Budget Watch Collecting/Shock Protection
The balance of a watch needs thin delicate pivots and fragile jewels to run well. The balance is generally one of the largest and heaviest jewelled wheels in the watch, and thus one of the most likely to be damaged if the watch is dropped or bumped.
Modern shock protection began commercially with the introduction of the wikipedia:Incabloc system in the 1930s, although not widely used until the 50's.
In this system the balance jewels are spring-mounted, and the balance staff is specifically shaped. In the event of a shock, the balance can push the jewels out of position temporarily. If the shock is severe, a thicker and stronger portion of the balance staff will contact a strong part of the jewel setting before the jewel reaches the end of its travel. After the shock, the springs force the jewels back to their proper place. The same basic system is also used by Kif, Seiko's Diashock and Citizen's Parashock.
Wyler had the Incaflex system as an alternative to shock springs. In this system, the rim of the balance is connected to the staff with springy spiral arms.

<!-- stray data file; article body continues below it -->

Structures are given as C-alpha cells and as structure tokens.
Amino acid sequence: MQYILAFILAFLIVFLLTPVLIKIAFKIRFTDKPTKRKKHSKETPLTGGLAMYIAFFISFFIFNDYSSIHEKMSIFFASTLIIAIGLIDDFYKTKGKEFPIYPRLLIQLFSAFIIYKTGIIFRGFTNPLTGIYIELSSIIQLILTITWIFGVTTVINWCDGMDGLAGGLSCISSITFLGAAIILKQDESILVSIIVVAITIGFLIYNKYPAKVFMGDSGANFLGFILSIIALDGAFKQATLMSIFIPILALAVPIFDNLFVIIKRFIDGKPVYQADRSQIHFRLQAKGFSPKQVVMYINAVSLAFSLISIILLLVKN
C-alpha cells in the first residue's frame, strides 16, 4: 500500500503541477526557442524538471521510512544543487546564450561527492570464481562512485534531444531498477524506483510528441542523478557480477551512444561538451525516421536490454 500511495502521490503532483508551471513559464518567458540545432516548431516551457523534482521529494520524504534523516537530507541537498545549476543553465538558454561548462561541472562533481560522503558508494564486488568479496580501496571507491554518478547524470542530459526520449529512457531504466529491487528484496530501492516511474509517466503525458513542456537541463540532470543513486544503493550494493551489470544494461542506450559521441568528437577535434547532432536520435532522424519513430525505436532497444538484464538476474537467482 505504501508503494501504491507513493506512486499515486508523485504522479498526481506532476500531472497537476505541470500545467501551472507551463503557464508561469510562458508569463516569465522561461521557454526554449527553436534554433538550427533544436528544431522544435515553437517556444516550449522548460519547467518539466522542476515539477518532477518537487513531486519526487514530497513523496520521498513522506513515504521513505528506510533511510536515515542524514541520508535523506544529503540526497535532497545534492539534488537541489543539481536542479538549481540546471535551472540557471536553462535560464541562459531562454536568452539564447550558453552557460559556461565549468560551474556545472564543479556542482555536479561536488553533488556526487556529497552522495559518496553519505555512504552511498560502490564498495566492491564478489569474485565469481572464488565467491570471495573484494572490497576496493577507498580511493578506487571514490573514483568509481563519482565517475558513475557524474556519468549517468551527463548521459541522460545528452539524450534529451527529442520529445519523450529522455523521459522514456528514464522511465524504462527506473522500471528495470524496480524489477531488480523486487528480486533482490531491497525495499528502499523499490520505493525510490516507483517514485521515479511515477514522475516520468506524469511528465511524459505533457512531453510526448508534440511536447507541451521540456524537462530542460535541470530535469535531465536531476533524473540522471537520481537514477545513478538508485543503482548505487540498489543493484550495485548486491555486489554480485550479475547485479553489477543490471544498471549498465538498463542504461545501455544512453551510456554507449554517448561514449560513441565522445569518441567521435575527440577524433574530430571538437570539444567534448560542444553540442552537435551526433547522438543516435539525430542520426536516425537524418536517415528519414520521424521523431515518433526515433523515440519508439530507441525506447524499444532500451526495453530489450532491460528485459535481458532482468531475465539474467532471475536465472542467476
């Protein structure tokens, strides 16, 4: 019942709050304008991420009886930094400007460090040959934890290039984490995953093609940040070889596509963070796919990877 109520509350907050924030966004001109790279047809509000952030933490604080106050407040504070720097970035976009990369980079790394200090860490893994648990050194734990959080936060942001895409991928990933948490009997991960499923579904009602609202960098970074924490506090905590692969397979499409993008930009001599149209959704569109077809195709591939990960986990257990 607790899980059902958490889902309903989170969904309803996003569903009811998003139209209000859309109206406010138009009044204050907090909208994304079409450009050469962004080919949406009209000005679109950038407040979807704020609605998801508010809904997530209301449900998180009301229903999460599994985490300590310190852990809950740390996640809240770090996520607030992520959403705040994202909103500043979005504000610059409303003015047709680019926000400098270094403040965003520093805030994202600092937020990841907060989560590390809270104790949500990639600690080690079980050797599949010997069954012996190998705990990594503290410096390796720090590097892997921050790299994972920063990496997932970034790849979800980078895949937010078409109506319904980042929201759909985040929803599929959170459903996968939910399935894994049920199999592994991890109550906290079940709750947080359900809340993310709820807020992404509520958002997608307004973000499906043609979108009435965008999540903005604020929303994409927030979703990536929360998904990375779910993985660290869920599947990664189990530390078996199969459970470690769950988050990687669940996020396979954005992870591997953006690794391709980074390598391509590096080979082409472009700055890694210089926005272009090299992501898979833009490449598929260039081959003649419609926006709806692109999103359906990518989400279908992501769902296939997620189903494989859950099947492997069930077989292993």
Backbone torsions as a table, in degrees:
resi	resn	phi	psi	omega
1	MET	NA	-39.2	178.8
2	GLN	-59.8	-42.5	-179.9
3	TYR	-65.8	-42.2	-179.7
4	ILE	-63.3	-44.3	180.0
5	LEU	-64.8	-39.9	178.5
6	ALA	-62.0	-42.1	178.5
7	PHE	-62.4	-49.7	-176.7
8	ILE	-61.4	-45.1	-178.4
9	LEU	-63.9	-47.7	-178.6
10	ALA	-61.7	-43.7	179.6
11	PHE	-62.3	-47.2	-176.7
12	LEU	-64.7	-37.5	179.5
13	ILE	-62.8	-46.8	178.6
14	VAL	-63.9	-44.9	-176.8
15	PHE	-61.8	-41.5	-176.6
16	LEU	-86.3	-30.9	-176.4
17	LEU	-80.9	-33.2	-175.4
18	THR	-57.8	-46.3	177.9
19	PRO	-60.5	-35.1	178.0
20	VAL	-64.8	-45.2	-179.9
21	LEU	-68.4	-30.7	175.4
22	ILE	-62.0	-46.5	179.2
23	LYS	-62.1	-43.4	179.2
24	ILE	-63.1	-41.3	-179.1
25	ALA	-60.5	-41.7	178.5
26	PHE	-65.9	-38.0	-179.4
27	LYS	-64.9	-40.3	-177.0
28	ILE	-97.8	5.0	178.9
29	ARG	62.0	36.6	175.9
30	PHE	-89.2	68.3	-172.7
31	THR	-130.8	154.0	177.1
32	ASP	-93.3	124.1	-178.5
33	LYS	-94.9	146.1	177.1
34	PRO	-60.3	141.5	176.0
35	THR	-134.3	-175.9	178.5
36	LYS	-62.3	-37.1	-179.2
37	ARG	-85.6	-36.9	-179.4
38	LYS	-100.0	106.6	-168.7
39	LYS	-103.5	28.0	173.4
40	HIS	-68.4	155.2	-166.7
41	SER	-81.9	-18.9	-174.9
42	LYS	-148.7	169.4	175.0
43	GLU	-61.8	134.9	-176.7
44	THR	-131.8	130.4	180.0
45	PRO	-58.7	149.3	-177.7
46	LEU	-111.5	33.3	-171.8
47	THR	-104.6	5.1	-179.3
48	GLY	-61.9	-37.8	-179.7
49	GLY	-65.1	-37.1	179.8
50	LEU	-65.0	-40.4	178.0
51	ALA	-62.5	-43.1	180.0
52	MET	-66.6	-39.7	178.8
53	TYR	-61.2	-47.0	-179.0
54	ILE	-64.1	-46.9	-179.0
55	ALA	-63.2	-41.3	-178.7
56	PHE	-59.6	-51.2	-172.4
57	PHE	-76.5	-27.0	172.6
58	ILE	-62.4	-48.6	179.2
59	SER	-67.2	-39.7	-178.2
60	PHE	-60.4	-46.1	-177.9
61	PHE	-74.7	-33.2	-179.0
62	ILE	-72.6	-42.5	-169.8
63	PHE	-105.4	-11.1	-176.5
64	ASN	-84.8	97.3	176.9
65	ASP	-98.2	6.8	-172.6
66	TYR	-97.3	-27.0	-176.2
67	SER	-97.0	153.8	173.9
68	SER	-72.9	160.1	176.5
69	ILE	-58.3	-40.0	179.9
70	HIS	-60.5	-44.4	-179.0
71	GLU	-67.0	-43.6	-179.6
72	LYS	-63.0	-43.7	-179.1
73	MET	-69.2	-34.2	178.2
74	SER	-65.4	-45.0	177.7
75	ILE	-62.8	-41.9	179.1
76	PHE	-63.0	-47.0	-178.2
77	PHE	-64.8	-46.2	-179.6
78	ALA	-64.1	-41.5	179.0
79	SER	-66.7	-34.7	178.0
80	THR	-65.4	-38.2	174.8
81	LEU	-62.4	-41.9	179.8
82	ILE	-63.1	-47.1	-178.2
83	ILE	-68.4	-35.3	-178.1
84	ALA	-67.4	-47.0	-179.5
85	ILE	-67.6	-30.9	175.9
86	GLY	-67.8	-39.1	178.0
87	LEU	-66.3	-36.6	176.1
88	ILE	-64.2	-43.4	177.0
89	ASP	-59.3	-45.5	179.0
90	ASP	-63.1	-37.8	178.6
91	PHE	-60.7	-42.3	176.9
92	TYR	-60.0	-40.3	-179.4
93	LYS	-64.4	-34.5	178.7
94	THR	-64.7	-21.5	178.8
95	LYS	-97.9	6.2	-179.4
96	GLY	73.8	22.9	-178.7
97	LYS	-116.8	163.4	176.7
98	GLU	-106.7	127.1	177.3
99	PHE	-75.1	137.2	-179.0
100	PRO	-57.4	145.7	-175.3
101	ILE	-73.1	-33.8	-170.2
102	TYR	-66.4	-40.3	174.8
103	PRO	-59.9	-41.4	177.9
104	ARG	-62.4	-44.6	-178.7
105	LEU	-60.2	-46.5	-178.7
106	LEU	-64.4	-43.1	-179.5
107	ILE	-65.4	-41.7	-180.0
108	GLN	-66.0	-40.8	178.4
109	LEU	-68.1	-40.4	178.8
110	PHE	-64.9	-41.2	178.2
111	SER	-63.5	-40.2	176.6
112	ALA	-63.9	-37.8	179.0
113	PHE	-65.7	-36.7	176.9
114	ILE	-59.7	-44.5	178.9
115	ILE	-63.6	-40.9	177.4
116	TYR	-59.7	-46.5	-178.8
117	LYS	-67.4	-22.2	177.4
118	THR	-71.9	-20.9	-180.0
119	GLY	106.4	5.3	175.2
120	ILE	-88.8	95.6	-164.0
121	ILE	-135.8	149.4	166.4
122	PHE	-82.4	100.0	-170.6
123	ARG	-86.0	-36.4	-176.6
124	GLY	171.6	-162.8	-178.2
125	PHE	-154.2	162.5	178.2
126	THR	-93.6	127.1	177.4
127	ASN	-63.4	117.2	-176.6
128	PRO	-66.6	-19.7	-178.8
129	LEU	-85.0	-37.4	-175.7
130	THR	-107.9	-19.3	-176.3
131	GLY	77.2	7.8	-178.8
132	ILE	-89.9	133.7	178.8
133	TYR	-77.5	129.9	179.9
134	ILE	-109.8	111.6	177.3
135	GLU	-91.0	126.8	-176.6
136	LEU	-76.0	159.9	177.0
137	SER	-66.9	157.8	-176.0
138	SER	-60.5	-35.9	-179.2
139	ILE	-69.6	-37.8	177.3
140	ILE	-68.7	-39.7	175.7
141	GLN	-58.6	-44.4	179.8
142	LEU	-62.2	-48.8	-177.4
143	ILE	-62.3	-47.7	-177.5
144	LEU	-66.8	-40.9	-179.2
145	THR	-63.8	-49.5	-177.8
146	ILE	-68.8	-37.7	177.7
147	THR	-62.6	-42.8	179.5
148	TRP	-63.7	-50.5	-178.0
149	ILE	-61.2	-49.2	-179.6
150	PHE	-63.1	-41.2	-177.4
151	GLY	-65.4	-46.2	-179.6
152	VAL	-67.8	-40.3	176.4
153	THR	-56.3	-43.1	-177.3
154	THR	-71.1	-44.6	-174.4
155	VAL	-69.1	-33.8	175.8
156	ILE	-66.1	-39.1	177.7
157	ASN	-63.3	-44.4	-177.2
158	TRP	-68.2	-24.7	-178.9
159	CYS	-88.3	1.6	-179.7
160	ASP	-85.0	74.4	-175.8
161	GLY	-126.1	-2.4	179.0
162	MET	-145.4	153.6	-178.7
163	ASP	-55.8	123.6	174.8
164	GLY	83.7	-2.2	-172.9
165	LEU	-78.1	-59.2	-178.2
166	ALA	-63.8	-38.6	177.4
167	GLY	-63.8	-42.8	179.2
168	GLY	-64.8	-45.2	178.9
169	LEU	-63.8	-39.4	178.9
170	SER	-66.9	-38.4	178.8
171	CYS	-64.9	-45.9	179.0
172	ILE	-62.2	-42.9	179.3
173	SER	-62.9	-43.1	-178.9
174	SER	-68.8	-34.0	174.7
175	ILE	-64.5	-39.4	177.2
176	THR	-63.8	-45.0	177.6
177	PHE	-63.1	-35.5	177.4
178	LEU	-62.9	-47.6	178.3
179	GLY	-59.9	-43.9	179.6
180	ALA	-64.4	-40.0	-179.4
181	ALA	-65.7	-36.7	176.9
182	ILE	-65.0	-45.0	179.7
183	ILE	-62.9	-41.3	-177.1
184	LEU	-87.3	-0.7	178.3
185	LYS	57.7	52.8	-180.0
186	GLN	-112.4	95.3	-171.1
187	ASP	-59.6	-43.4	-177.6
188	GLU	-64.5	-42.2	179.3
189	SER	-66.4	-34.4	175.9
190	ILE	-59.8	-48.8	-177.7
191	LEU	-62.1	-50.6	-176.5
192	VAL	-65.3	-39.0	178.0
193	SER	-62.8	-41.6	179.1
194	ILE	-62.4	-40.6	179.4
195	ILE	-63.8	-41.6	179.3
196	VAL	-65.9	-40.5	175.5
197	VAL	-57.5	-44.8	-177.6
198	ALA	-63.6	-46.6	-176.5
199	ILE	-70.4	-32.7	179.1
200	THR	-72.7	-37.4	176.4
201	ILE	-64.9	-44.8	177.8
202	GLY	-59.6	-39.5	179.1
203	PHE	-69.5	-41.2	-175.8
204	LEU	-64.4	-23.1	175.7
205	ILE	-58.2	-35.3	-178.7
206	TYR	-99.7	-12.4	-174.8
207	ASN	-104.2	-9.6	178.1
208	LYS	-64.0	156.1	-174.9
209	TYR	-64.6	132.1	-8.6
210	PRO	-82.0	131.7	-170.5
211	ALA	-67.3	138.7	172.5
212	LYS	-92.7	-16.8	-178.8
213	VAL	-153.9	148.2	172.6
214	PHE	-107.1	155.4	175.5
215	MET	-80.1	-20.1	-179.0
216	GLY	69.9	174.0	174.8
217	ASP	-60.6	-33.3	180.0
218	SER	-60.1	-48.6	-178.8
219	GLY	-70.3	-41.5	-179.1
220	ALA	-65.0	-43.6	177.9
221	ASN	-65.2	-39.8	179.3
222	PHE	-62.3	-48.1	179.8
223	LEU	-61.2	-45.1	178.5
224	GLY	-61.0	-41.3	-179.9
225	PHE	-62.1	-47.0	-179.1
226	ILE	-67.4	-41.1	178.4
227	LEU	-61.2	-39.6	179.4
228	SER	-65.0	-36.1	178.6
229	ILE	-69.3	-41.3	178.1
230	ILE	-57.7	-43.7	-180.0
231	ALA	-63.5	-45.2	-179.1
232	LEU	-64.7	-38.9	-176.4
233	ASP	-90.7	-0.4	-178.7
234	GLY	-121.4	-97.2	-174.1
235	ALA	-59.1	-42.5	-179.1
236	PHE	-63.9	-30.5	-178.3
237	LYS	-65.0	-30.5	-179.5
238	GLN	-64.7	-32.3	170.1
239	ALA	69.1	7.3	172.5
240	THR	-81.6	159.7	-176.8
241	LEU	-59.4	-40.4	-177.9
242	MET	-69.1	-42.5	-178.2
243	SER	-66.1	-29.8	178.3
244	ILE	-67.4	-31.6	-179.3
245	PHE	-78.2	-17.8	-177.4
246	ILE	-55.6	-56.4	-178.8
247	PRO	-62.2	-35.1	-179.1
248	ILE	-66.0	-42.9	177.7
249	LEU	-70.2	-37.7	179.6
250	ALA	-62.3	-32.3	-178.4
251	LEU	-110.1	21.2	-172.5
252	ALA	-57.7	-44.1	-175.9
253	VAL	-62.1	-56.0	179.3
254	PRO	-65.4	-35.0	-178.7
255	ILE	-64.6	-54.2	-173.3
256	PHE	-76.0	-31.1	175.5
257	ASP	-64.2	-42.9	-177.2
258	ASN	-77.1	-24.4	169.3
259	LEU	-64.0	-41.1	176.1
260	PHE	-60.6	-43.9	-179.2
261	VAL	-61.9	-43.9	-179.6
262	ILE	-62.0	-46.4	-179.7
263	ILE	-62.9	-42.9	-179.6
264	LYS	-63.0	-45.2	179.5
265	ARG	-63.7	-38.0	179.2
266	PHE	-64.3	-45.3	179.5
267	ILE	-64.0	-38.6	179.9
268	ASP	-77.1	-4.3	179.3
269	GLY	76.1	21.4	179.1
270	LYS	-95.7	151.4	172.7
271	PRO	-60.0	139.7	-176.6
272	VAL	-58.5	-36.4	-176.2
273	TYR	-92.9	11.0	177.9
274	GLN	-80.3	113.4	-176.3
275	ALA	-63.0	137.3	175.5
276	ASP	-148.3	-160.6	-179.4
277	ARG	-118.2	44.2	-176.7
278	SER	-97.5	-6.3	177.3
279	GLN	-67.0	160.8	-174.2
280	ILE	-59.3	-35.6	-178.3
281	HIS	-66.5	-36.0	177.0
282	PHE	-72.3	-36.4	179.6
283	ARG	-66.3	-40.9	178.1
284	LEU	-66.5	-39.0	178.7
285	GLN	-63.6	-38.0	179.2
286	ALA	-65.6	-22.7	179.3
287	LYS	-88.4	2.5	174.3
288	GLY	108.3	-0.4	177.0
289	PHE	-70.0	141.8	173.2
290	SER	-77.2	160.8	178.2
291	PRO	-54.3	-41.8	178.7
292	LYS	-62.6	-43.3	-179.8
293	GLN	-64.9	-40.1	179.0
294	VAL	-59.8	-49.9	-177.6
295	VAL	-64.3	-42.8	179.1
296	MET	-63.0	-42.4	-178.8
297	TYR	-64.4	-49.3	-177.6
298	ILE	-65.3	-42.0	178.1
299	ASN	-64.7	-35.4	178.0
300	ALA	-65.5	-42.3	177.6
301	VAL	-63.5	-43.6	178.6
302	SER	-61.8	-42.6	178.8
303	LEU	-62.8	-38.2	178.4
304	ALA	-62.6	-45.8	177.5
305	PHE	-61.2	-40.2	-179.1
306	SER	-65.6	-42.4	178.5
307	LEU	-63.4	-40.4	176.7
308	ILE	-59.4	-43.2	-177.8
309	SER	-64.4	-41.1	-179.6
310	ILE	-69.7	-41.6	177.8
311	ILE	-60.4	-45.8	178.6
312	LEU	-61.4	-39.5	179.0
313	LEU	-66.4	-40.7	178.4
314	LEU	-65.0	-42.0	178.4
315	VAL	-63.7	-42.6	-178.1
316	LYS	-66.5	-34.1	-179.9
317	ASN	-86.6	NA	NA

Under a shock, the heavy rim of the balance would displace and contact a rim around the circumference before enough force was applied to damage the staff or jewels. (Note the cap jewel with no shock spring)
Timex used the V-Conic system. Instead of the traditional arrangement of slender pivots, Timex used a conical profile. Instead of jewel bearings, they used metal cups shaped to match the V-conic pivots. This system was both less expensive to manufacture, but also inherently stronger than traditional pivots, allowing Timex to meet shock-resistance standards with no springs.
Other wheel springs
Sometimes you may see what appear to be shock springs on other wheels--These are actually retaining springs rather than shock springs, to allow the cap jewels to be more easily removed for cleaning. Seiko calls their version Diafix rather than Diashock.